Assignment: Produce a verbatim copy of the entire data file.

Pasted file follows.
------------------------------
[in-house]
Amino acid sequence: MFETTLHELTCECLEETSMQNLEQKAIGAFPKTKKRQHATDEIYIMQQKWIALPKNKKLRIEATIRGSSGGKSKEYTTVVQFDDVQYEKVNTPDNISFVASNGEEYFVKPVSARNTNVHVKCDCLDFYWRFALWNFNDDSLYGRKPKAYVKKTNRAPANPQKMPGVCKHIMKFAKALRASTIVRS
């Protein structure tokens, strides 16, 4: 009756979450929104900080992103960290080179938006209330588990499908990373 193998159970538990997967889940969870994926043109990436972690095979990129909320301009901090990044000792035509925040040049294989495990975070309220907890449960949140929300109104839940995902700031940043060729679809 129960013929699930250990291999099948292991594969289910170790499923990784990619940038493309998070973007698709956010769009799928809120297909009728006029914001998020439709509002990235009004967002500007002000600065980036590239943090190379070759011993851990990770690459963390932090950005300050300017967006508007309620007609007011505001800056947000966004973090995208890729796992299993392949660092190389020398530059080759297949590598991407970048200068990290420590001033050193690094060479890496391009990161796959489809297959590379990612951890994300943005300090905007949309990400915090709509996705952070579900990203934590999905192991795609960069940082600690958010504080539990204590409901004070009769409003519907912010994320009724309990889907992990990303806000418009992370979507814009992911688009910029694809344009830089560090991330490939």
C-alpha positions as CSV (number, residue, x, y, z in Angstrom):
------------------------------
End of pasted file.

[in-house]
Amino acid sequence: MFETTLHELTCECLEETSMQNLEQKAIGAFPKTKKRQHATDEIYIMQQKWIALPKNKKLRIEATIRGSSGGKSKEYTTVVQFDDVQYEKVNTPDNISFVASNGEEYFVKPVSARNTNVHVKCDCLDFYWRFALWNFNDDSLYGRKPKAYVKKTNRAPANPQKMPGVCKHIMKFAKALRASTIVRS
């Protein structure tokens, strides 16, 4: 009756979450929104900080992103960290080179938006209330588990499908990373 193998159970538990997967889940969870994926043109990436972690095979990129909320301009901090990044000792035509925040040049294989495990975070309220907890449960949140929300109104839940995902700031940043060729679809 129960013929699930250990291999099948292991594969289910170790499923990784990619940038493309998070973007698709956010769009799928809120297909009728006029914001998020439709509002990235009004967002500007002000600065980036590239943090190379070759011993851990990770690459963390932090950005300050300017967006508007309620007609007011505001800056947000966004973090995208890729796992299993392949660092190389020398530059080759297949590598991407970048200068990290420590001033050193690094060479890496391009990161796959489809297959590379990612951890994300943005300090905007949309990400915090709509996705952070579900990203934590999905192991795609960069940082600690958010504080539990204590409901004070009769409003519907912010994320009724309990889907992990990303806000418009992370979507814009992911688009910029694809344009830089560090991330490939």
C-alpha positions as CSV (number, residue, x, y, z in Angstrom):